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Building Community in a 'Town'

Building Community in a 'Town'Tufts Opera Ensemble director Carol Mastrodomenico talks about the upcoming production of "Our Town," the second full-scale opera to be performed at Tufts.

Medford/Somerville, Mass. [02.06.09] If you attend one of the upcoming performances of the opera "Our Town" at Tufts, don't be alarmed if Provost Jamshed Bharucha or a member of the faculty suddenly stands up and begins singing. For Tufts Opera Ensemble director and Department of Music lecturer Carol Mastrodomenico, their involvement is not just a gimmick. "It shows you a different aspect of your faculty, and it also unites the community at Tufts."

After all, Thornton Wilder's Pulitzer Prize-winning play "Our Town," which runs from Feb. 12-15 at the Granoff Music Center's Distler Performance Hall, is about a community-the fictional community of Grover's Corner, N.H., at the turn of the 20th century, as the play follows the everyday lives of a handful of its residents.

The opera, composed by Pulitzer Prize-winner Ned Rorem with libretto by J.D. McClatchy, debuted in 2006 at Indiana University and has been performed fewer than a dozen times since.

Mastrodomenico says this adds to the excitement of staging it. "This show, nobody's seen," she says. "What we do with it is the first time anyone's seen it. We get to decide what we want without saying, 'Well, in the past it was done this way.' There is no past, or at least we haven't seen it."

"Our Town" is only the second full-scale production by the Tufts Opera Ensemble. Typically, productions are scaled down to use house lighting, stock costumes and a piano instead of a full orchestra. But last year for the staging of "Dido and Aeneas," the ensemble brought in a professional lighting designer, undertook more extensive costuming and utilized a small orchestra of a string quartet and a harpsichord.

The cast of "Our Town" is entirely composed of undergraduates. This is the first time many cast members have performed in an opera or even sung or acted on stage. Three of the leads cast in September-sophomore Doug Helman in the part of Stage Manager, and junior Robyn Goodner and senior Stephanie Kreutz splitting the role of Emily- were chosen based on their potential, not necessarily their ability, to sing their parts at the time of casting. But after weeks of work, Mastrodomenico says they have mastered their roles.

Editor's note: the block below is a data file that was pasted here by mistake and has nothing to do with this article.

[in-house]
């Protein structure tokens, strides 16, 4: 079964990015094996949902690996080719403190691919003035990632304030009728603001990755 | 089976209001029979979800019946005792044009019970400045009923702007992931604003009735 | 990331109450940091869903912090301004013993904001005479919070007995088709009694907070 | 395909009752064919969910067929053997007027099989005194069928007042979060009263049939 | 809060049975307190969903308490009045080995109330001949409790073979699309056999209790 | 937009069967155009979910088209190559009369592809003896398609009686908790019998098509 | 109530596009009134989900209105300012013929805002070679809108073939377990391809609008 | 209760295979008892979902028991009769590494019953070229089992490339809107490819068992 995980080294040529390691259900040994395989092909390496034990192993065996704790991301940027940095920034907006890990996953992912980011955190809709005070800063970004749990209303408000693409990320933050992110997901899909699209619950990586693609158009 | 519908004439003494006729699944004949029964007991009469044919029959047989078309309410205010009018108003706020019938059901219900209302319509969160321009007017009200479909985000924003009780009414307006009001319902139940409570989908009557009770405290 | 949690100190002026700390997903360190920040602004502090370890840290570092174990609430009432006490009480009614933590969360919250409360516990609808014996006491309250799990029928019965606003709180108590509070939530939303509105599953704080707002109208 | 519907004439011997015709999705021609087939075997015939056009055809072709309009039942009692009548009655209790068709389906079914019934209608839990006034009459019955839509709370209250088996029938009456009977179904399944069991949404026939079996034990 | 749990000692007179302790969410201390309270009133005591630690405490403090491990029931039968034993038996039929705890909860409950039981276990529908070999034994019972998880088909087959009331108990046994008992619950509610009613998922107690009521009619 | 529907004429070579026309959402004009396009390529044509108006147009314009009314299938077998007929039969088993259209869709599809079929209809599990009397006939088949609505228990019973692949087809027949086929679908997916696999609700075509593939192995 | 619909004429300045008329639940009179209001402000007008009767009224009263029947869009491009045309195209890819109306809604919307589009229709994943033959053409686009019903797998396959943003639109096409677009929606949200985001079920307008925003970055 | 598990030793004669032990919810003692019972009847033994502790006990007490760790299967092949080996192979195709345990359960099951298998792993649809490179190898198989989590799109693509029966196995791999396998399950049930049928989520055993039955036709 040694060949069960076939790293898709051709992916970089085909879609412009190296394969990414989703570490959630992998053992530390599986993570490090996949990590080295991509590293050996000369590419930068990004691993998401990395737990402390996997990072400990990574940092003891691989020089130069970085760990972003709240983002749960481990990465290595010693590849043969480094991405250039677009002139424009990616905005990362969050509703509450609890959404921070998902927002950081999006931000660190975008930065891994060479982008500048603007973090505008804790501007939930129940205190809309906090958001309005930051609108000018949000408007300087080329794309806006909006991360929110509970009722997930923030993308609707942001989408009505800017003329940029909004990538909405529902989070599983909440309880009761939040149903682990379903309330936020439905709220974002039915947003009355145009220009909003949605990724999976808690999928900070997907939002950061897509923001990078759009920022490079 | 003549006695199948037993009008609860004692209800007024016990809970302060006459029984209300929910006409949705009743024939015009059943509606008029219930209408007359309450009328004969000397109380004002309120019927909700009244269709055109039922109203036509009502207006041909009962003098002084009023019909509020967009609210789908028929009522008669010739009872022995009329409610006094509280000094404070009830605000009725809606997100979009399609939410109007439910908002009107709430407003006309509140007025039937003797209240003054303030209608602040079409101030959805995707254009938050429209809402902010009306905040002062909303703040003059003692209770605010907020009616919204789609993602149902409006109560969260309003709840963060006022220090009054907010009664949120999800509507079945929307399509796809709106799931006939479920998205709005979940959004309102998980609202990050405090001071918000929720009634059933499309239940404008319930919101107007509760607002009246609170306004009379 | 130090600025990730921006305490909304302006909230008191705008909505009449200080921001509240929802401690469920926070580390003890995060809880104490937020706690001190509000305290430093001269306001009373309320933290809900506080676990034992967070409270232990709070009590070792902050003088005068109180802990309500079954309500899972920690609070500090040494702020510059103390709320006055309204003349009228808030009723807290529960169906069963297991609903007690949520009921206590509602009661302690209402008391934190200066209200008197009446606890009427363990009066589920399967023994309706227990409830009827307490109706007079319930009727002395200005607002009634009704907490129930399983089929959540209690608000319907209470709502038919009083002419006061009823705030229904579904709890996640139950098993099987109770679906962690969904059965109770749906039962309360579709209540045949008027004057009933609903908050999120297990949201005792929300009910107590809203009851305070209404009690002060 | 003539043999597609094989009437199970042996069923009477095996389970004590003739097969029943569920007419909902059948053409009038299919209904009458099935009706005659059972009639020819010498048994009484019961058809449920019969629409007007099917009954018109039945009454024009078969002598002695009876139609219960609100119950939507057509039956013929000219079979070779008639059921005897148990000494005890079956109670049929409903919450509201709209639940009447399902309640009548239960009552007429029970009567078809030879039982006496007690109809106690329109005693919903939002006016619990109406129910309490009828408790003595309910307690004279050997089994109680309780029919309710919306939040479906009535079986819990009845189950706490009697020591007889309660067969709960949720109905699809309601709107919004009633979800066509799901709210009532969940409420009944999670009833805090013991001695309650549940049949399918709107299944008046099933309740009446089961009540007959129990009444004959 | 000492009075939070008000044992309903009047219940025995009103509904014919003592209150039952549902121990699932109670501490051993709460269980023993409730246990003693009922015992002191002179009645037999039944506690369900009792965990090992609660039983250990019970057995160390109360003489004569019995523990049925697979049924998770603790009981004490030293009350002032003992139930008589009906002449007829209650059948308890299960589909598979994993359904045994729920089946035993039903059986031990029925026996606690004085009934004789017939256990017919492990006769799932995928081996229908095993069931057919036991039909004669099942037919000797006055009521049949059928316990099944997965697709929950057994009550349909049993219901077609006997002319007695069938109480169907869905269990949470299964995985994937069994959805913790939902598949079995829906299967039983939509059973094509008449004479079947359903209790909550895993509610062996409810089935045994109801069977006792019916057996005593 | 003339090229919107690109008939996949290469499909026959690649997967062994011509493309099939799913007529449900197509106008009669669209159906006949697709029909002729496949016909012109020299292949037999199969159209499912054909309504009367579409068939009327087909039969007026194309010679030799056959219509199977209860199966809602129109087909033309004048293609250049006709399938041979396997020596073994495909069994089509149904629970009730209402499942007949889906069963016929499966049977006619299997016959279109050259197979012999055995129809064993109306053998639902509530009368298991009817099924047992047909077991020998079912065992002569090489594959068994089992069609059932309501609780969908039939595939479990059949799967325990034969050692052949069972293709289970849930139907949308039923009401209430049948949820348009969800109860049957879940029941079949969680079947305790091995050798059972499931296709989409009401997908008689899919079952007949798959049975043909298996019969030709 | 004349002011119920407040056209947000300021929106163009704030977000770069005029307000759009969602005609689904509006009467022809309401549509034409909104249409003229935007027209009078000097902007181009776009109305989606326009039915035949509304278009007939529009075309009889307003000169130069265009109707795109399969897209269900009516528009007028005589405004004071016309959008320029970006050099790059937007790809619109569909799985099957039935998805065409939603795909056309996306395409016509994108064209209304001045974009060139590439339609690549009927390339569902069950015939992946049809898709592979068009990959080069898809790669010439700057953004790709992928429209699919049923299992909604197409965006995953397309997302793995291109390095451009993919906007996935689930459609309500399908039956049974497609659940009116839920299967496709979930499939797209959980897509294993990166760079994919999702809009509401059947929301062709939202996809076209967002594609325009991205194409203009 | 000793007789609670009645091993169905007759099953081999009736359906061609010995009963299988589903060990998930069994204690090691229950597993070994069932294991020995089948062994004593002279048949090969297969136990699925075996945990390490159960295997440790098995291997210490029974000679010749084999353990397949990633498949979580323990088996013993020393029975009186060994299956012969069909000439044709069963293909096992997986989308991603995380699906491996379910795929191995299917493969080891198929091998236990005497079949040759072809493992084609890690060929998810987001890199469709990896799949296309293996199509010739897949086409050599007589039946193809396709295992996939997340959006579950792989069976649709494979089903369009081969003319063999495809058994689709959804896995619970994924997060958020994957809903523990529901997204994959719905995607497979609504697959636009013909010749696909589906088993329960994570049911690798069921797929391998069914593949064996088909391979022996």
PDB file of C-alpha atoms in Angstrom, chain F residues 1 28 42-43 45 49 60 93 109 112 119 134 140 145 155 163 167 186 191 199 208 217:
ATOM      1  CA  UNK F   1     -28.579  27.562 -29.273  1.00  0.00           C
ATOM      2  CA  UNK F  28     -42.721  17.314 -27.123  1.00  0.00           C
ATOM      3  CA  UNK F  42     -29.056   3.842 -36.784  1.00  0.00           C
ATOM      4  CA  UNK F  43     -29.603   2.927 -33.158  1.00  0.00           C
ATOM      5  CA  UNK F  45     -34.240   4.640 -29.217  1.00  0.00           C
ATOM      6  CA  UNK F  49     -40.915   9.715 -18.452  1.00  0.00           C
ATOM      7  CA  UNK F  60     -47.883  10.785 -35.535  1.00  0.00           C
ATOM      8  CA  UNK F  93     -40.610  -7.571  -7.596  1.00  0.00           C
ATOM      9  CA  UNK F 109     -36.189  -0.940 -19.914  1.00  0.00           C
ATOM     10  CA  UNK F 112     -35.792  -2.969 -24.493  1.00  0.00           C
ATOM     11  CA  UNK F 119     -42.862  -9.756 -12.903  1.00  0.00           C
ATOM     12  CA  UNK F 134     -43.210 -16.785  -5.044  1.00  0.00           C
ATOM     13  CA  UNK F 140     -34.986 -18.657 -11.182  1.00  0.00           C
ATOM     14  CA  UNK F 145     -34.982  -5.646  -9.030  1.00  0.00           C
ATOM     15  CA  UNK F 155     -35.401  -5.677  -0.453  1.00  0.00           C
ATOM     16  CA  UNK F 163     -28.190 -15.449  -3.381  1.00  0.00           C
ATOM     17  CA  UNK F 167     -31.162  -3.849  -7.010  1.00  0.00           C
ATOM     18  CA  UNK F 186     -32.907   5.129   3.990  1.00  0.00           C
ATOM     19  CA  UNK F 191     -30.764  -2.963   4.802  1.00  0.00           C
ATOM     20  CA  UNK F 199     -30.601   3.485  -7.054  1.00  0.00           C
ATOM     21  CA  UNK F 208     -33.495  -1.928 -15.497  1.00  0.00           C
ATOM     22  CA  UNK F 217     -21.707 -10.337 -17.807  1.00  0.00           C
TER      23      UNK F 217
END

"It is so gratifying to watch them grow within a semester," says Mastrodomenico. "You can't put a price on that. It's a phenomenal feeling as a teacher to feel like you had a small hand in that and to watch them excel. It's why you do it. That's why you put in the extra hours."

The Tufts Opera Ensemble hopes to stage a full production every other year, alternating with the Department of Drama and Dance musical and putting on smaller-scale operas in the interim. Mastrodomenico credits the music department, under the leadership of chair Joe Auner, for supporting productions of this scale.

"Something like this doesn't happen by itself," she says.

During the run, Bharucha will be joined by seven other faculty and administrators -- Dean of Undergraduate Education Jim Glaser; Department of Music faculty Jane Bernstein, David Locke, John McDonald and Janet Schmalfeldt and Department of Drama and Dance faculty Barbara Grossman and Sheriden Thomas -- in singing the parts of the "Lady in the Balcony" and the "Man in the Audience," who each have one line asking a question from their place in the audience.

The tradition of giving Tufts faculty and administrators cameo roles began last year, when President Lawrence S. Bacow and his wife Adele made their operatic debut in "Dido and Aeneas."

The students also get a kick out of seeing the university's leadership and faculty on stage. "When they see the faculty say yes and work with them, it makes them feel like they're doing something even more important."

Mastrodomenico also praised the students for bringing "Our Town" to life.

"They've created a community, they've created a town, a bunch of characters that they know and love now," she says. "My hope is that they'll share them with the audience so that they'll also feel a part of the community and town."

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